I rode through no man’s land and was soon stopped by a group of three guys. They told me what they wanted in rapid-fire Spanish. With the rain plinking on my helmet and my limited command of the language, I understood none of it. Using the polite, formal form, I asked if he could repeat himself. One of the other guys came closer to my face and shouted “Money!” in English. I asked how much they wanted and they said 10 pesos (about 50 cents). Done deal. This protest had something to do with a school, but I couldn’t make out what was being said.

This blockade was the last time that I saw Daniele and Paola. I should have exchanged information with them. I still don’t know if they made it to Palenque this night or if they had to turn around.

Though neither of these blockades were too serious, I think that these are the kind of things that give people pause about travelling in a place like Mexico. It gives the impression that the people can do whatever they want without intervention from the authorities. I’ve felt very safe during my time in Mexico, but there was definitely a “wild west” aspect to this day.




This was not the appointed sunset time, but the thick rain clouds were blocking the last traces of daylight. I only had about 50 miles remaining to get to Palenque, but it was still going to be a long ride. Reaching 30 mph was a rarity. Visibility when it is both dark and rainy is extremely limited.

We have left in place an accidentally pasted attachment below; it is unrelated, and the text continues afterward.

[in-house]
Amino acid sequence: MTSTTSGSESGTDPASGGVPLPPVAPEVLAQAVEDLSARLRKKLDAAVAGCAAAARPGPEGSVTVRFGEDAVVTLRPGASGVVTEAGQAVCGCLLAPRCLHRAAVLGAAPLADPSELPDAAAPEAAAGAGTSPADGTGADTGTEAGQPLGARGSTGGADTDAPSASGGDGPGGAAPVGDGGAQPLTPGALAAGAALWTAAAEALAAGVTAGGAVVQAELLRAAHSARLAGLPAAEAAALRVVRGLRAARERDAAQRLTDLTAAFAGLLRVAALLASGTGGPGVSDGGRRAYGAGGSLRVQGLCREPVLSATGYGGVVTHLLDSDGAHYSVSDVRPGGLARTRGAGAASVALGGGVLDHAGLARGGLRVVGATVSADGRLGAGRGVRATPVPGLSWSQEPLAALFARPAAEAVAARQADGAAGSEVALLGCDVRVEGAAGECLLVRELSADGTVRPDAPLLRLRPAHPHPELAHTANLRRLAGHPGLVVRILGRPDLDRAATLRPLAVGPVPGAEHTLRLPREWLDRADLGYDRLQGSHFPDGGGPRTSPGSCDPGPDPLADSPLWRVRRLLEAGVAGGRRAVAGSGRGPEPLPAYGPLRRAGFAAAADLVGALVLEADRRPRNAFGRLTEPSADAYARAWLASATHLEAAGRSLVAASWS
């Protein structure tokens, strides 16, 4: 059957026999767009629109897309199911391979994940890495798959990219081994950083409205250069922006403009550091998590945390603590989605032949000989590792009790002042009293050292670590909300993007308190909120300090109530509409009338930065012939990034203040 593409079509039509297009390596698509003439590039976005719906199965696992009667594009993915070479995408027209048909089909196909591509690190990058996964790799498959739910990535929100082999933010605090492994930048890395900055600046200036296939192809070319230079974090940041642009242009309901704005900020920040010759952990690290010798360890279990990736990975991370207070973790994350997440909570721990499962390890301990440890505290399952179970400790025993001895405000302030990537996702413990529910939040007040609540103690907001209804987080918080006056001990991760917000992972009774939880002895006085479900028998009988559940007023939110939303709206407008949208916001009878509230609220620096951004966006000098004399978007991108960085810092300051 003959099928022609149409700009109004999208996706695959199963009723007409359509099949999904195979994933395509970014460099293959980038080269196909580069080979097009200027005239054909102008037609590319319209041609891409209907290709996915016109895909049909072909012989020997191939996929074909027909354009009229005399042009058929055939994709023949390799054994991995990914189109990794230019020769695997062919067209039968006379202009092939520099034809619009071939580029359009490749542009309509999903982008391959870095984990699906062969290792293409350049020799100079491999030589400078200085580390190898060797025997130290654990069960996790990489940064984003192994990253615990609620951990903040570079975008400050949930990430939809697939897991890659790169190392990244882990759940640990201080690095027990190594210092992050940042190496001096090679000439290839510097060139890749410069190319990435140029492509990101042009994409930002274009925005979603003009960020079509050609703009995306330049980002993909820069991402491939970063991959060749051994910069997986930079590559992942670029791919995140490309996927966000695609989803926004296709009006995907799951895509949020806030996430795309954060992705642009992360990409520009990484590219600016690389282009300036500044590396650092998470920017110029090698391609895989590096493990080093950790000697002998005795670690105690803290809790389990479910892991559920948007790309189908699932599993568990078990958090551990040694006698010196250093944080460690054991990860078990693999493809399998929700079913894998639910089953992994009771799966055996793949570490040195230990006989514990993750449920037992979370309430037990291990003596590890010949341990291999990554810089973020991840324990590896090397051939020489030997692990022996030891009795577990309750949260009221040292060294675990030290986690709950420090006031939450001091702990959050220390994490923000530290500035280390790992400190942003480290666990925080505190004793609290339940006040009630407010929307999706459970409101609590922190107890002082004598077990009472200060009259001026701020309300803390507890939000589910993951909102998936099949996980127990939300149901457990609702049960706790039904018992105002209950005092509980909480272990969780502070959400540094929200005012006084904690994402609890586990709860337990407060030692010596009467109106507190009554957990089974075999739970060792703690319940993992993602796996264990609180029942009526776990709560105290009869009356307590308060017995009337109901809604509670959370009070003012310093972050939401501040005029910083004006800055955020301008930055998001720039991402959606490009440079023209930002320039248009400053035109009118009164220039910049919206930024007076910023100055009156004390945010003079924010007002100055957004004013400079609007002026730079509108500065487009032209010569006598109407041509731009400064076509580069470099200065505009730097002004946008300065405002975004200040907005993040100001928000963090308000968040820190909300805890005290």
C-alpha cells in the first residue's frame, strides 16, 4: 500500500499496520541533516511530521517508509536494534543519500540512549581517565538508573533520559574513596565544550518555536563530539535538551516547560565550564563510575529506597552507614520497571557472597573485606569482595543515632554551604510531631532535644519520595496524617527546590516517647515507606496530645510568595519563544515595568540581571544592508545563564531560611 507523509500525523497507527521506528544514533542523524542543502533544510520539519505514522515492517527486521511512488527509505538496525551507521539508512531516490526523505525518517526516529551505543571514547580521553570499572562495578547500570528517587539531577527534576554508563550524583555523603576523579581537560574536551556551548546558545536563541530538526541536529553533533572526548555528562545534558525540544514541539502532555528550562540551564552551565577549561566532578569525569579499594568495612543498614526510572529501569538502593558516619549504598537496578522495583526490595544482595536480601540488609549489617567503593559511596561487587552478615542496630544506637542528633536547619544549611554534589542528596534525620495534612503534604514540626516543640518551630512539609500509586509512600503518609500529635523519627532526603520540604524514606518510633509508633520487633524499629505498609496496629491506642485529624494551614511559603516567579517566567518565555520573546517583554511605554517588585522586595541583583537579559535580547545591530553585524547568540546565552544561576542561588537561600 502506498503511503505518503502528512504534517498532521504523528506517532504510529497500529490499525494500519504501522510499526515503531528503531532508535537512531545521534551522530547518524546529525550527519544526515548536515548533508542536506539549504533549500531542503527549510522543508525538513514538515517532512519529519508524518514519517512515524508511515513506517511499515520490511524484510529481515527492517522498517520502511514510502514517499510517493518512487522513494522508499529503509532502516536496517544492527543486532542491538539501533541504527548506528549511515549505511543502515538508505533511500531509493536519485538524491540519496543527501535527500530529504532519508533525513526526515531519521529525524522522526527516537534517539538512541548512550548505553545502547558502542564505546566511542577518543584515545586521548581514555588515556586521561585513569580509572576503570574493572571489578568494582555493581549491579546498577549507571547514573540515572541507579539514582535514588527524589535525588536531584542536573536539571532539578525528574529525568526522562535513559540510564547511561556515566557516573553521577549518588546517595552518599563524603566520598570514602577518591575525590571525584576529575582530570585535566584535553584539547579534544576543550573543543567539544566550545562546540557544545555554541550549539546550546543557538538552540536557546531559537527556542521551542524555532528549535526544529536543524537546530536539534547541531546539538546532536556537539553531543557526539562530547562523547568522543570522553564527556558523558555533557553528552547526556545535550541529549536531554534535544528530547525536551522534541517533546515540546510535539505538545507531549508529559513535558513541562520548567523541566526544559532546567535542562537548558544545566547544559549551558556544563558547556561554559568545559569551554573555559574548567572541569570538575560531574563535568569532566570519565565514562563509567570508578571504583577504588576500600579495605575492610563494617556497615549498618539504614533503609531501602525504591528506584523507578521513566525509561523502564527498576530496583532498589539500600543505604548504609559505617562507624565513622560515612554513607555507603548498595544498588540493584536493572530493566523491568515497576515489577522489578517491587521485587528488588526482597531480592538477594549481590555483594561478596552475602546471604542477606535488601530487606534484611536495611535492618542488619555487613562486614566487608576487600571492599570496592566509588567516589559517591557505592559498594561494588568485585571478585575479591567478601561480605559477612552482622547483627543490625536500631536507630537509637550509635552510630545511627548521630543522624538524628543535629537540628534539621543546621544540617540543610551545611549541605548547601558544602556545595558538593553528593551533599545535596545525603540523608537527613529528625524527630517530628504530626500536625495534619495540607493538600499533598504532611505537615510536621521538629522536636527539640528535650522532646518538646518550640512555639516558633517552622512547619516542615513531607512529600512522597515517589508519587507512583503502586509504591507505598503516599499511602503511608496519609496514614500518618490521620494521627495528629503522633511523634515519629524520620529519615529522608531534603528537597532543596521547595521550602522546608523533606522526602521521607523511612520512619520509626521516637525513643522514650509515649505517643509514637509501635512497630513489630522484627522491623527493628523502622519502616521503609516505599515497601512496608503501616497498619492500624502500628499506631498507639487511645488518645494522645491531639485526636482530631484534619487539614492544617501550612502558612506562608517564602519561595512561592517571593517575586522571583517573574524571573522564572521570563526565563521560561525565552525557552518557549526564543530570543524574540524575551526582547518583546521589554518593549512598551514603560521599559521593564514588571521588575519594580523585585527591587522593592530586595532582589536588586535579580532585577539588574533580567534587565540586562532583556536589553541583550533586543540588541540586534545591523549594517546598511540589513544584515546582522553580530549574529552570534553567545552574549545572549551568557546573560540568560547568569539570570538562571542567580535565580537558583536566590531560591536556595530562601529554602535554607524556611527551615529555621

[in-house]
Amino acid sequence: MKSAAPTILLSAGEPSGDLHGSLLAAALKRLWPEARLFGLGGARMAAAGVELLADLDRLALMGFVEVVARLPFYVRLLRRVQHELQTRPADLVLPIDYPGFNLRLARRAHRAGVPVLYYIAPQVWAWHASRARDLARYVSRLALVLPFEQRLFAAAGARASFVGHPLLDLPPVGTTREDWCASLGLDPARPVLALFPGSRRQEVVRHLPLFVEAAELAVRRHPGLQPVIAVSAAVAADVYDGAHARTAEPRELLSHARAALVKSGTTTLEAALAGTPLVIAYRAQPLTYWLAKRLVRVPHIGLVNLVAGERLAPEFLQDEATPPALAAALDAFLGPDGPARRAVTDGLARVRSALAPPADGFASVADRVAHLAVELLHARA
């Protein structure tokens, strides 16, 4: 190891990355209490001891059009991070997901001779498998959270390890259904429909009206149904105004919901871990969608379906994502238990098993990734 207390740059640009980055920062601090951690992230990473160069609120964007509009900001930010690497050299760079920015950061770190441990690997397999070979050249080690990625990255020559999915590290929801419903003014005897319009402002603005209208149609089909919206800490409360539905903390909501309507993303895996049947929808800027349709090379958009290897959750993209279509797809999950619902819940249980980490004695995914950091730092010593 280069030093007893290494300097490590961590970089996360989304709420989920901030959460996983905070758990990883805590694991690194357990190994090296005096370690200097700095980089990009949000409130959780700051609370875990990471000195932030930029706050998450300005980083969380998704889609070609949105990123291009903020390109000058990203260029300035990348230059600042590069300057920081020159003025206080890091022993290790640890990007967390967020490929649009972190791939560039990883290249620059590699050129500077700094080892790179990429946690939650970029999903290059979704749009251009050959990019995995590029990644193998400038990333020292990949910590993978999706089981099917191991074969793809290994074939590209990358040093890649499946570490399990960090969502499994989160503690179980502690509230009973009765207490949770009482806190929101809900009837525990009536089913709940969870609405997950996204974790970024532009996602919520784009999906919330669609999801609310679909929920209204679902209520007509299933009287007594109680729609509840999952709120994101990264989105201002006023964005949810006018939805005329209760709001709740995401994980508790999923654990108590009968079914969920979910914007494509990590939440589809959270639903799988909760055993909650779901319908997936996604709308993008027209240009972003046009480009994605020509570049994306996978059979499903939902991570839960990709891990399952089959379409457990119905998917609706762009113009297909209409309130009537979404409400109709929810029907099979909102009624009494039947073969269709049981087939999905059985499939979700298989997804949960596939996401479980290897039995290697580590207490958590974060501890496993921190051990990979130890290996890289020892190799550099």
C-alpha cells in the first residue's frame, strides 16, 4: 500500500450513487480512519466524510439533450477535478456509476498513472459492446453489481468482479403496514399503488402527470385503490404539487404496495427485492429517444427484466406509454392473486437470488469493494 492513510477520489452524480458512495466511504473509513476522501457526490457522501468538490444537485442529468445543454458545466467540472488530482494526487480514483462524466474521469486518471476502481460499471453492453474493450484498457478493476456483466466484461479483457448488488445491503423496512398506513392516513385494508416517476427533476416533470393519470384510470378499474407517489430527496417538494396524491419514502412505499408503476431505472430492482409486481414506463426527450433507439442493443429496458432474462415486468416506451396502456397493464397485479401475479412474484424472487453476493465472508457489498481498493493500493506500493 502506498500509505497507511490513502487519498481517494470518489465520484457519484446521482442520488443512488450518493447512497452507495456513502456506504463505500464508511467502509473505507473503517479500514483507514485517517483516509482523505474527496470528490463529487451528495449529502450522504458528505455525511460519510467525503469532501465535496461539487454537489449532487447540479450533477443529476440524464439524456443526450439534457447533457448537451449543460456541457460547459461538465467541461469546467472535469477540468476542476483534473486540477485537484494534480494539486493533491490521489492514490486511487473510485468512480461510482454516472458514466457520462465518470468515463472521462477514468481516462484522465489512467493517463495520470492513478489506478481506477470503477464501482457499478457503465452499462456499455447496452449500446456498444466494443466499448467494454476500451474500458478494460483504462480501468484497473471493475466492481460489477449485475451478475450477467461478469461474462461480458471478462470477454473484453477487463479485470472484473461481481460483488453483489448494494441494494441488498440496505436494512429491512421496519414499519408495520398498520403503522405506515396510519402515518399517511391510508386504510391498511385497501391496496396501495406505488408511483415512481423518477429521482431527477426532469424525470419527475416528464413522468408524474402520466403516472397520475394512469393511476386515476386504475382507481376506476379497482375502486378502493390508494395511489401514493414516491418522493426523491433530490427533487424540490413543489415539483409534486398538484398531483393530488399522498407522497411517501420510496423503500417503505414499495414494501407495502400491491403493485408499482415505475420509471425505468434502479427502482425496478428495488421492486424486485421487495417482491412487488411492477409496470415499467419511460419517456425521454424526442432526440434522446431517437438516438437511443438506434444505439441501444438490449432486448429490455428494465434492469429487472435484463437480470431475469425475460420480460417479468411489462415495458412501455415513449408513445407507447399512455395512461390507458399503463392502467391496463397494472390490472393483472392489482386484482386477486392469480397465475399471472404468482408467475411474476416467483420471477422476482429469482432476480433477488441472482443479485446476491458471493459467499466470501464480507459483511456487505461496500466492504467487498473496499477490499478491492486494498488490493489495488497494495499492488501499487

Despite all that it had thrown at me, the road began to have concerns that I was actually going to get the best of it. Accordingly, it began to disappear into muddy, sandy patches in some places.



I was finally at the limit of what I could mentally bear. Though I would like to tell you that it was just some rain which had penetrated my visor, I have to confess that they were real tears which trickled down my cheeks. I’m still not entirely sure what brought them on. I suppose it was a mixture of physical pain, the fear that I was going to crash again at any moment, the concern that the injury to my left leg might actually be serious and the endless perpetuality of challenges that the road was presenting to me. In some strange way, I felt that this road was going to be the end of me.

Normally I believe that crying is a healthy experience, but in this instance it was just a further inconvenient impediment to my vision.



I scraped Annie’s underside on one of the mountainous topes (speed bumps) in a little village. It was the last one for the village, so I began to accelerate away. My headlights caught the sight of something huge in the road. The first thing my weary mind registered was “buffalo.” As I got closer, I saw it was just a gigantic pig. He did not acknowledge my presence as I carefully coasted passed.



I had my first glimpse of the lights of Palenque. I almost felt a little surprised that I was going to make it.



I made it to Casa Janaab, my home for the night. It is a hostel owned by an adjacent hotel. Before ringing the bell, I sat down and began to strip off my rain gear. My left leg was hardly usable. Each movement of my ankle caused lots of pain.